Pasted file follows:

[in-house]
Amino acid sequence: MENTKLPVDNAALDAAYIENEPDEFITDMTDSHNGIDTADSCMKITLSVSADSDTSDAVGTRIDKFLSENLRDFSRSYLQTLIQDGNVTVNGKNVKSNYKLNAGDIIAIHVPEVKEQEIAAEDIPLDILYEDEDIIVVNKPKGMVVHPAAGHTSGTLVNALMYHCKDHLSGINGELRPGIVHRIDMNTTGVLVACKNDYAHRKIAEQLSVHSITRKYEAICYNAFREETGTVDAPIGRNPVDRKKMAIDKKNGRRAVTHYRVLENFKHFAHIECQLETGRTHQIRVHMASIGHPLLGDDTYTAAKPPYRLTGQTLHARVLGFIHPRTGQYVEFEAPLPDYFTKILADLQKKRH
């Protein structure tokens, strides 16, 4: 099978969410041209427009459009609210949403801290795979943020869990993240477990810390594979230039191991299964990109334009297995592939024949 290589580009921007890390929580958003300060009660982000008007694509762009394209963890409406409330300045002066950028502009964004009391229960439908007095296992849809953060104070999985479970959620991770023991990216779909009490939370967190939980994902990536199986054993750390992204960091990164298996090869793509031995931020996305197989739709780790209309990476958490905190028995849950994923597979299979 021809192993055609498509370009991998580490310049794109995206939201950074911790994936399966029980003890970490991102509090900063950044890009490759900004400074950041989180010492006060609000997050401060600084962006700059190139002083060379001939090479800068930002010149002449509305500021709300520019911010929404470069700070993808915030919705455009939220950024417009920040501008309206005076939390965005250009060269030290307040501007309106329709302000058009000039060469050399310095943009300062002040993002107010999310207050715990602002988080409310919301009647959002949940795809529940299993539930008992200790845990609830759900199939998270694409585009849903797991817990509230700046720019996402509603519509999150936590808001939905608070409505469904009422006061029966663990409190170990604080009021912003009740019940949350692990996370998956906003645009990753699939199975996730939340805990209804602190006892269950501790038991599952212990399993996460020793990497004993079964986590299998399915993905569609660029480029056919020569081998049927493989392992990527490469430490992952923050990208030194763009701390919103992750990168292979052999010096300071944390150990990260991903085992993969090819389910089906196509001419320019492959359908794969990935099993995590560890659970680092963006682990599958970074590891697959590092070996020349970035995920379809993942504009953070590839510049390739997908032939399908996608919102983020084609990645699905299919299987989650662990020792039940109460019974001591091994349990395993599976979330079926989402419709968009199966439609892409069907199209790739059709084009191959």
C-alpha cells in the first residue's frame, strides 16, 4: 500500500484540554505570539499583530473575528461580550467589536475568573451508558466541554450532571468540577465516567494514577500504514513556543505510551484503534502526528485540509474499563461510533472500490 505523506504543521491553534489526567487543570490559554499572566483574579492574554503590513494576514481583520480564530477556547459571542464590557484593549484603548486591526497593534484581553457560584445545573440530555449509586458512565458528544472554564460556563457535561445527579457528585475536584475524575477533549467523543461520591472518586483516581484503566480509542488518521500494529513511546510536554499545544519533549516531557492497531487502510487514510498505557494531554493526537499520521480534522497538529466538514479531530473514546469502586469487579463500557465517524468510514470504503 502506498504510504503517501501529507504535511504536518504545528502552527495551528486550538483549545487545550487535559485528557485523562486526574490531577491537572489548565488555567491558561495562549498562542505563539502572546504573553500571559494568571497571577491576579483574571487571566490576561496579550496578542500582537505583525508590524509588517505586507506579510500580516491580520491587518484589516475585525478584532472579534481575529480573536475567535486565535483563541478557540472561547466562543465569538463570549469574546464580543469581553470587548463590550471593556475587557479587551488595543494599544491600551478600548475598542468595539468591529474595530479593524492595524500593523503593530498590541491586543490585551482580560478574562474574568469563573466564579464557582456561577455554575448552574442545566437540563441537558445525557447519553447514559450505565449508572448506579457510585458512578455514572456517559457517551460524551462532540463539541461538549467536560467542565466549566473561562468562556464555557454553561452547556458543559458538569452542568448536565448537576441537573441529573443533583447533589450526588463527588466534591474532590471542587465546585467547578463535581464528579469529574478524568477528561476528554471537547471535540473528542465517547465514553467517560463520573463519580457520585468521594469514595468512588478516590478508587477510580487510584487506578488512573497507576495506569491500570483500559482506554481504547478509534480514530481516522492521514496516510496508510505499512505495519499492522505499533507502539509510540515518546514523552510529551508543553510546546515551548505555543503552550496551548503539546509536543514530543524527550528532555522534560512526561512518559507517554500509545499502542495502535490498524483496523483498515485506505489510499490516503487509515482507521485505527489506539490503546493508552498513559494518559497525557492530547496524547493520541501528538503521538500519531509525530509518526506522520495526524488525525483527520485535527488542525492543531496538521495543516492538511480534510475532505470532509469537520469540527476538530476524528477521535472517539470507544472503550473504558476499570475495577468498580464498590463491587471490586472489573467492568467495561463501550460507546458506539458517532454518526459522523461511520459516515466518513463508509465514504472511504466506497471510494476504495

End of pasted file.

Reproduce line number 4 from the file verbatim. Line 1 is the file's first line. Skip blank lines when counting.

C-alpha cells in the first residue's frame, strides 16, 4: 500500500484540554505570539499583530473575528461580550467589536475568573451508558466541554450532571468540577465516567494514577500504514513556543505510551484503534502526528485540509474499563461510533472500490 505523506504543521491553534489526567487543570490559554499572566483574579492574554503590513494576514481583520480564530477556547459571542464590557484593549484603548486591526497593534484581553457560584445545573440530555449509586458512565458528544472554564460556563457535561445527579457528585475536584475524575477533549467523543461520591472518586483516581484503566480509542488518521500494529513511546510536554499545544519533549516531557492497531487502510487514510498505557494531554493526537499520521480534522497538529466538514479531530473514546469502586469487579463500557465517524468510514470504503 502506498504510504503517501501529507504535511504536518504545528502552527495551528486550538483549545487545550487535559485528557485523562486526574490531577491537572489548565488555567491558561495562549498562542505563539502572546504573553500571559494568571497571577491576579483574571487571566490576561496579550496578542500582537505583525508590524509588517505586507506579510500580516491580520491587518484589516475585525478584532472579534481575529480573536475567535486565535483563541478557540472561547466562543465569538463570549469574546464580543469581553470587548463590550471593556475587557479587551488595543494599544491600551478600548475598542468595539468591529474595530479593524492595524500593523503593530498590541491586543490585551482580560478574562474574568469563573466564579464557582456561577455554575448552574442545566437540563441537558445525557447519553447514559450505565449508572448506579457510585458512578455514572456517559457517551460524551462532540463539541461538549467536560467542565466549566473561562468562556464555557454553561452547556458543559458538569452542568448536565448537576441537573441529573443533583447533589450526588463527588466534591474532590471542587465546585467547578463535581464528579469529574478524568477528561476528554471537547471535540473528542465517547465514553467517560463520573463519580457520585468521594469514595468512588478516590478508587477510580487510584487506578488512573497507576495506569491500570483500559482506554481504547478509534480514530481516522492521514496516510496508510505499512505495519499492522505499533507502539509510540515518546514523552510529551508543553510546546515551548505555543503552550496551548503539546509536543514530543524527550528532555522534560512526561512518559507517554500509545499502542495502535490498524483496523483498515485506505489510499490516503487509515482507521485505527489506539490503546493508552498513559494518559497525557492530547496524547493520541501528538503521538500519531509525530509518526506522520495526524488525525483527520485535527488542525492543531496538521495543516492538511480534510475532505470532509469537520469540527476538530476524528477521535472517539470507544472503550473504558476499570475495577468498580464498590463491587471490586472489573467492568467495561463501550460507546458506539458517532454518526459522523461511520459516515466518513463508509465514504472511504466506497471510494476504495